Our world of toys has a new energy and long hours: Lego bricks. What they transform to from being an empty assortment of grooves, protrusions, wires and protrusions is beyond fantastic. There is a logical reason for this new found passion. But that for another time.
For now, recounting an evening with the little miss.
That evening we were building a tape recorder. Me, the little miss and a silly heap of bricks. It seemed like an easy project to finish before dinner. But it turned out otherwise. It took us a few sittings. We would build and stare at what’s emerging and shake our heads. Half in disgrace of what was emerging and the other half in disquiet.
Midway through I wondered why it took such a long time. To my mind, we had cracked far more complex contraptions with far less effort. Most times with a hurried yank, a precise stare and an impromptu smile. This time, we had furrowed brows and murky frowns. We weren’t getting anywhere for a long time. We were done finally with a dash of colour at the top. It was almost like we had climbed an impossible mountain.
Why did it take us so long? In hindsight, the answer was staring at my face from the time that we set out to build. The answer was clearly on her face. (And I could see it only when I replayed it in my memory). For a confused stare had descended upon her when we chose to build a tape recorder. It became apparent to me later, that the tape recorder was a fancy science fiction gadget, that she had never ever experienced.
The closest she had come to experiencing one was to see it at her grandma’s place. One that still manages to spout songs from the radio but the cassette deck refuses to open.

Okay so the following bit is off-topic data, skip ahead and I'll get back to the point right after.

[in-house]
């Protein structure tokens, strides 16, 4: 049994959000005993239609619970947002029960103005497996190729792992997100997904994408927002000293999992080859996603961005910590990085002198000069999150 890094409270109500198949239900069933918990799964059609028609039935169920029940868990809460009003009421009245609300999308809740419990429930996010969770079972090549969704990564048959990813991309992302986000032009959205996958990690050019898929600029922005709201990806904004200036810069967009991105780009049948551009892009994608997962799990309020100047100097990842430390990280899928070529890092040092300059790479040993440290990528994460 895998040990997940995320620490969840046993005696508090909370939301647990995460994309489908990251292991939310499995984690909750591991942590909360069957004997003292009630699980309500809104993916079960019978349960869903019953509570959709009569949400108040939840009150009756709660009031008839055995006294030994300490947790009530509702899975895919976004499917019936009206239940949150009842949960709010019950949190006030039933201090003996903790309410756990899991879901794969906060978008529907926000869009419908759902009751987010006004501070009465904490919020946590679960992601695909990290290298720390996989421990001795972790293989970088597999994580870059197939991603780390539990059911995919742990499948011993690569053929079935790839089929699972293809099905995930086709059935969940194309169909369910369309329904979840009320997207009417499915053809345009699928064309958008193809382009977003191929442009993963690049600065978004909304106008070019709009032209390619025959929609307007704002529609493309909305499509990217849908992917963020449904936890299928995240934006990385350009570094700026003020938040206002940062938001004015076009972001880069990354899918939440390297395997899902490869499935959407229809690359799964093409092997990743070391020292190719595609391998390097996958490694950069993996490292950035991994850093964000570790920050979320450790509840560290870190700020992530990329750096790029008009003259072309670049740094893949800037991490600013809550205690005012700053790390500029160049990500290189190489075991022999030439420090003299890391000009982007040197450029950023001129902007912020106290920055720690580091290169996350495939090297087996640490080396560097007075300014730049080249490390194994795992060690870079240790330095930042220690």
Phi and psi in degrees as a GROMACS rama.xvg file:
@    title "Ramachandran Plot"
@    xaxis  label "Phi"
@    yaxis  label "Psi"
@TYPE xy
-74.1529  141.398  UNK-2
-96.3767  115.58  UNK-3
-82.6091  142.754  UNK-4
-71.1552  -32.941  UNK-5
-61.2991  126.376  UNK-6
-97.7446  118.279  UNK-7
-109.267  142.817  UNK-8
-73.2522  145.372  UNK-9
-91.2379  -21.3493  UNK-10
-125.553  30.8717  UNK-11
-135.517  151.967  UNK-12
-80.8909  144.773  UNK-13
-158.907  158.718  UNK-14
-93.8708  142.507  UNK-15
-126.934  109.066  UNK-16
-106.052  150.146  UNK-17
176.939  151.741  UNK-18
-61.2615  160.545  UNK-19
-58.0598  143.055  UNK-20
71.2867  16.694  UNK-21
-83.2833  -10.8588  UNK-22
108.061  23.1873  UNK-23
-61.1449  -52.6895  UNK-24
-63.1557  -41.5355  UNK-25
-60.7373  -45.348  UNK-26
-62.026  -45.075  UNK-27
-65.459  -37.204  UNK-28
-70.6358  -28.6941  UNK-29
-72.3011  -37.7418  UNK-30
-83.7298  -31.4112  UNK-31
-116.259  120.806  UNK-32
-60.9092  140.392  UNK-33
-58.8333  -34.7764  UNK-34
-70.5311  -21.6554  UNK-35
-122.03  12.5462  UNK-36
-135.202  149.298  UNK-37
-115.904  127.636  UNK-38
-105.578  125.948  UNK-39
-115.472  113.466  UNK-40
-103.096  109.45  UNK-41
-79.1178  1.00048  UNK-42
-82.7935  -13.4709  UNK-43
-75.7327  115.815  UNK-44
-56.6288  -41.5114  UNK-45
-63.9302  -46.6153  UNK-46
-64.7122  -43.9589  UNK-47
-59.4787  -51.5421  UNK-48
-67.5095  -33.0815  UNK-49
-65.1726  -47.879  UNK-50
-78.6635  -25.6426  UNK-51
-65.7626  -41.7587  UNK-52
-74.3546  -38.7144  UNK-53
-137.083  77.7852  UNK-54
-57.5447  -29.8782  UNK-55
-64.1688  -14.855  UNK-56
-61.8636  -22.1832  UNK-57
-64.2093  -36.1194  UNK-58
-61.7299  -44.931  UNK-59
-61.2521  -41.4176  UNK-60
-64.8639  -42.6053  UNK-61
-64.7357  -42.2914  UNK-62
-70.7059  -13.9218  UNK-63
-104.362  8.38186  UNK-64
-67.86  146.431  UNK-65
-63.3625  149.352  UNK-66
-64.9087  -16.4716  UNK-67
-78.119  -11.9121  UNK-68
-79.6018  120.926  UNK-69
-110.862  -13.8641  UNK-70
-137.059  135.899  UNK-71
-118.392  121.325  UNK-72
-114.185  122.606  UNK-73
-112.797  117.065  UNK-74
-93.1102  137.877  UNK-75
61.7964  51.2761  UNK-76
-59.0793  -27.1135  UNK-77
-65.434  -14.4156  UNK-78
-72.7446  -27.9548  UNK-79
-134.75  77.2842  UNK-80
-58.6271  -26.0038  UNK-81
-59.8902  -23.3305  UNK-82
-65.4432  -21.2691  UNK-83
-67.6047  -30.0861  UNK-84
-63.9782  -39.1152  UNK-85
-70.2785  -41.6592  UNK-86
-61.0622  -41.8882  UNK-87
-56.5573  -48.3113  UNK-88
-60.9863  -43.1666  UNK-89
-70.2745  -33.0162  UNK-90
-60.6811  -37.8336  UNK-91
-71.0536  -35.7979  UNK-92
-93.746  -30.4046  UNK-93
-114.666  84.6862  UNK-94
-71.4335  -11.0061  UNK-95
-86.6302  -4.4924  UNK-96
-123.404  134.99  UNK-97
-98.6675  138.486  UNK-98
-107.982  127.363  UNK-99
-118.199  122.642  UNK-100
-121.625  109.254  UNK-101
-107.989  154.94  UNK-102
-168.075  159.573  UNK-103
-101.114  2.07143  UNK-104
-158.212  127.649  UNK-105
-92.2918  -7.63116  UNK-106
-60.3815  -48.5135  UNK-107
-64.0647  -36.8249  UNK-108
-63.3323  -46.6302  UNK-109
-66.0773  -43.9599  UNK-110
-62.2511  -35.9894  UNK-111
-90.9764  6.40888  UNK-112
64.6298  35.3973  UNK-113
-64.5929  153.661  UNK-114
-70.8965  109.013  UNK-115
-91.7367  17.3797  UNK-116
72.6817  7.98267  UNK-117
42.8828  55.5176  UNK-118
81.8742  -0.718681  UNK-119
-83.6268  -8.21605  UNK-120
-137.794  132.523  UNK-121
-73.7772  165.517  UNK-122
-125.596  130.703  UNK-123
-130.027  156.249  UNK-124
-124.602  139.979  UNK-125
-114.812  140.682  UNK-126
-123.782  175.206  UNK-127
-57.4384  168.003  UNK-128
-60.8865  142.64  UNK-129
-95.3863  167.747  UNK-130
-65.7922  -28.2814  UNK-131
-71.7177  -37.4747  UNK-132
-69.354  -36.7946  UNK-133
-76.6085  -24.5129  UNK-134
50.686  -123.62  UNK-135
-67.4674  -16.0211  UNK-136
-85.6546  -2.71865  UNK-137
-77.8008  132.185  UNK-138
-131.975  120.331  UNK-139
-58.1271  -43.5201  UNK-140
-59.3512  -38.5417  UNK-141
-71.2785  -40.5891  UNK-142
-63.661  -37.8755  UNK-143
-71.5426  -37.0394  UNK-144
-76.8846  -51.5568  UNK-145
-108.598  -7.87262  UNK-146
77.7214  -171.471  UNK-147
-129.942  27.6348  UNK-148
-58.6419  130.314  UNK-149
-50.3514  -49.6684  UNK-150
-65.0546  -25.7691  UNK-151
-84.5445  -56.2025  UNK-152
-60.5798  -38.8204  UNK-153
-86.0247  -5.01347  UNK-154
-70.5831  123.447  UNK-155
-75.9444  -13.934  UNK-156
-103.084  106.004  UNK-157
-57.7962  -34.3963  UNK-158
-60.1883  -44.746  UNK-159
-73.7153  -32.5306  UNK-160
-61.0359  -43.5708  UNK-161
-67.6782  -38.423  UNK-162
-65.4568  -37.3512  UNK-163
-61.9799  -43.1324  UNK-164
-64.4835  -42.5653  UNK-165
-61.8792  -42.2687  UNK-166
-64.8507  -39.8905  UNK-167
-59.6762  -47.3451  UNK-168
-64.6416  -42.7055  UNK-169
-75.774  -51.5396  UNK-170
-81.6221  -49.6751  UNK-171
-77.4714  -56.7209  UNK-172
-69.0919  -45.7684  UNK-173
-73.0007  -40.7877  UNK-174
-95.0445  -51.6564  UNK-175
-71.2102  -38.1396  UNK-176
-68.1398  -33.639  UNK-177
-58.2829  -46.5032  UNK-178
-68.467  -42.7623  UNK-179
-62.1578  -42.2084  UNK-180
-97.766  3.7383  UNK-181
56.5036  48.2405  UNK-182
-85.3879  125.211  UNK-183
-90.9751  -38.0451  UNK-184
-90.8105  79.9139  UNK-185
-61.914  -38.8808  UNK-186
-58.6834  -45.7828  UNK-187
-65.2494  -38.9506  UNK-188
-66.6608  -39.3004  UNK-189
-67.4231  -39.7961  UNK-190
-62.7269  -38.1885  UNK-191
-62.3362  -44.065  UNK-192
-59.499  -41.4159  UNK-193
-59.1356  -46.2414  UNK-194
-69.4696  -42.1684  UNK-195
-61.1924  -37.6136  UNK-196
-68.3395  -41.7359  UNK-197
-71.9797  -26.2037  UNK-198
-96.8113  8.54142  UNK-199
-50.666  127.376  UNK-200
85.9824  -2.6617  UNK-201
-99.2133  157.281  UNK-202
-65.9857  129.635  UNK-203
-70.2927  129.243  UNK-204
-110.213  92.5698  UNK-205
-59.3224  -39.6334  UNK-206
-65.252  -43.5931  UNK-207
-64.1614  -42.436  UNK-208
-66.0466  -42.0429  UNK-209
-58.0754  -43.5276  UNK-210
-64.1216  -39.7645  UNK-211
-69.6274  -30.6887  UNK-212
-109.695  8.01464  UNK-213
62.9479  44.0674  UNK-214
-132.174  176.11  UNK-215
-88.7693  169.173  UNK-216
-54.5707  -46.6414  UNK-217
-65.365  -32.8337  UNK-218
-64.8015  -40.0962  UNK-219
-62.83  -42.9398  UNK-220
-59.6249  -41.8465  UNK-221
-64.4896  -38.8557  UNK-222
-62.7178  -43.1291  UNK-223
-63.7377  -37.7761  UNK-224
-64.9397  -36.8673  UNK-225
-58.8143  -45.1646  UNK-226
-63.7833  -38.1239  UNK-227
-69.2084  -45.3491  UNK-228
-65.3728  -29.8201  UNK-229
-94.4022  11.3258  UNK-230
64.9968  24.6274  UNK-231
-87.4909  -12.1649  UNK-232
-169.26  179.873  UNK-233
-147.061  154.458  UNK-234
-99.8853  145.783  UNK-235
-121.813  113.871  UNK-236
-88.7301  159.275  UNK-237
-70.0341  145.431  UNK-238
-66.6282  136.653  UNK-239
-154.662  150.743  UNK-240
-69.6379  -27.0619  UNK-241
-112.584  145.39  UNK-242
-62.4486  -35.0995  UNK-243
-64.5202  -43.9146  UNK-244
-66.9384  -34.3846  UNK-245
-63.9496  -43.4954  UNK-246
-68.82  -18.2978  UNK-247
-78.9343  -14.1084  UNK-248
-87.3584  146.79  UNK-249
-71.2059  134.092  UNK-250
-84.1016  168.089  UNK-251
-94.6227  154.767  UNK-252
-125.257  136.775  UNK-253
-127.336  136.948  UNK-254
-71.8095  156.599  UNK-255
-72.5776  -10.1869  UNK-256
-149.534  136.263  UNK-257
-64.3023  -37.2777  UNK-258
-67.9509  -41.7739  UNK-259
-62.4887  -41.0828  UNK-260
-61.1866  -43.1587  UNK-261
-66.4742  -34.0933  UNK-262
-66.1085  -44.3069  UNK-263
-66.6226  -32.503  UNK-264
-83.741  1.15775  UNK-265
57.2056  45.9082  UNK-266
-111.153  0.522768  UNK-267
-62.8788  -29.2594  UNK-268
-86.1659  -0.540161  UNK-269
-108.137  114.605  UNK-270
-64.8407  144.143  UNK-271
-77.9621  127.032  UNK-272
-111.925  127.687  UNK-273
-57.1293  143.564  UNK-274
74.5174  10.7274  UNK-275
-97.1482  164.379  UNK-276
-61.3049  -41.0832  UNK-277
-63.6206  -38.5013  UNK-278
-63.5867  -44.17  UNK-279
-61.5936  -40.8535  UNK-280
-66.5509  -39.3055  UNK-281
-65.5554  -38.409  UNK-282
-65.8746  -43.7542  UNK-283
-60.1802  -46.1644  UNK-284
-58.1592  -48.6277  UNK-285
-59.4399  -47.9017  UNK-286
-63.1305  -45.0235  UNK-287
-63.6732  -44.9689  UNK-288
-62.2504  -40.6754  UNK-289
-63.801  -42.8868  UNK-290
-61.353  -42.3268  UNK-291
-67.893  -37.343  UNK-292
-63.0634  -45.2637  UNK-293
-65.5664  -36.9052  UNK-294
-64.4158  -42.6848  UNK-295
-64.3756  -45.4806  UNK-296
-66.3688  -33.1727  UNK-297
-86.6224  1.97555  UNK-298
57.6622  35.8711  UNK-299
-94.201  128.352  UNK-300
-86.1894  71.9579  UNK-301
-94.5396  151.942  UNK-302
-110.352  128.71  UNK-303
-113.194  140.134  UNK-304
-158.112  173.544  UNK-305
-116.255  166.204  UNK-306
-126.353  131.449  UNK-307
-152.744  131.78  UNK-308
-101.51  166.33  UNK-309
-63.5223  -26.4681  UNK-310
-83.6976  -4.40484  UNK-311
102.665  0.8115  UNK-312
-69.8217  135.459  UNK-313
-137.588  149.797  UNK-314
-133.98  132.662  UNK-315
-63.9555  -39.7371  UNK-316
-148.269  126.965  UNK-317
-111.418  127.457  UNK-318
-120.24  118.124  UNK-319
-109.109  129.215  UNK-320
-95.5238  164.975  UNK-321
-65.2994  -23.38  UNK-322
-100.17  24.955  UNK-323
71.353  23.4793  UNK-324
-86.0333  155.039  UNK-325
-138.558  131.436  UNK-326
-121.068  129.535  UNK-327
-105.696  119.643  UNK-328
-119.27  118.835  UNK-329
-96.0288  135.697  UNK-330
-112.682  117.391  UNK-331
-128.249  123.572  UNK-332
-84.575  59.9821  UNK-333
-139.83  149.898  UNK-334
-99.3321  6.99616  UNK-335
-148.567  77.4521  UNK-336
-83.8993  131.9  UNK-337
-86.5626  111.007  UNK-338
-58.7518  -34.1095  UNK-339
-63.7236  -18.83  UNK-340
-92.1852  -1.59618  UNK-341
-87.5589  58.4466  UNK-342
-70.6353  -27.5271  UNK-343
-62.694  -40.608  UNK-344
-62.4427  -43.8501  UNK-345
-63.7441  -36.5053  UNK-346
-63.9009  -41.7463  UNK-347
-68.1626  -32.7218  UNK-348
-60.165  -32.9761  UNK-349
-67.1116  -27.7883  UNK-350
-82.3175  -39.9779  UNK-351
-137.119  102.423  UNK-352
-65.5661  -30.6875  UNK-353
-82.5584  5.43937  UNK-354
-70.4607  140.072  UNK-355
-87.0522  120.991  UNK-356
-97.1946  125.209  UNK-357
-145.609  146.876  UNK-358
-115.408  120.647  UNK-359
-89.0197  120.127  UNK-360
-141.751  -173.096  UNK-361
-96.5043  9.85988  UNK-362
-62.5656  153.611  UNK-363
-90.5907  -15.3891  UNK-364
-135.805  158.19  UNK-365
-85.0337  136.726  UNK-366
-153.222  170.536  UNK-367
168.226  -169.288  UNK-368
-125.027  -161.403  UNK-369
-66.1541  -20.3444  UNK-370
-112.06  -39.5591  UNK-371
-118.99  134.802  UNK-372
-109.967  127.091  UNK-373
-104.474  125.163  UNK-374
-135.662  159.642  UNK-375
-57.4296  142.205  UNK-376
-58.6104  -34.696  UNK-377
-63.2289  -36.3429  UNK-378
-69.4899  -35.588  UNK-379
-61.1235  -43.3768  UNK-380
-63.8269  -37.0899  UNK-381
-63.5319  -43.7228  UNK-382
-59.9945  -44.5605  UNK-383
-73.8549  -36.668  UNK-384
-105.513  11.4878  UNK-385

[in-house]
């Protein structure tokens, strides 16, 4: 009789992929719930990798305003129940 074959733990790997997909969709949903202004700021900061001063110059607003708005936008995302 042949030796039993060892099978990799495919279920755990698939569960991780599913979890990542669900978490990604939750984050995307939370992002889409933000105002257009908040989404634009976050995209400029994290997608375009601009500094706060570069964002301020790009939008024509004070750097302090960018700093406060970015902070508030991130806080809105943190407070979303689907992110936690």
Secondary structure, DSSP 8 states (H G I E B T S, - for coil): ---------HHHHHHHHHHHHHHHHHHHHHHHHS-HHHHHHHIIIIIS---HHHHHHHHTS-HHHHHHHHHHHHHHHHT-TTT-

The magic of the cassette deck opening, the ‘clunk’ of the loading and the physical pressure that would take to switch on the play button to get deft songs playing out of defined speakers were an integral part of my growing up years. Not to forget the twaddle of wires that we had to roll out if ever we wanted to set up speakers in another room. These of course are as ancient as the Pharaohs of the Nile to her modern day mind that is more used to deft devices and intangible play. When much of music is in the air and music streams in like monsoon rain from unseen clouds, the world has indeed moved on.
The next day evening, she had a few questions for me and we sat down to talk a bit about my ‘tape recorder times’! Of how it was in the ‘good old days’. And for everything that I explained to her, I had to give her a modern day equivalent for her to connect to. Native toys and some of the games we used to play and the people we played with. Of my schools. Of my friends. Of my brother. Of my dad. Of my mom.
The moment we came to my mom, she jumped, ‘Ah that’s my paati (grandma)’. ‘You just called her your mom’. And for some reason, her eyes filled even as a nervous laughter leapt through the evening rain. I don’t know why my eyes filled to the brim in great speed too.
To think that the absent tape recorder caused this memory shower threw a sigh into the air. As the rain pelted its singular rhythm on the window, I reached out for a hot coffee, humming ‘The more things change, the more they stay the same.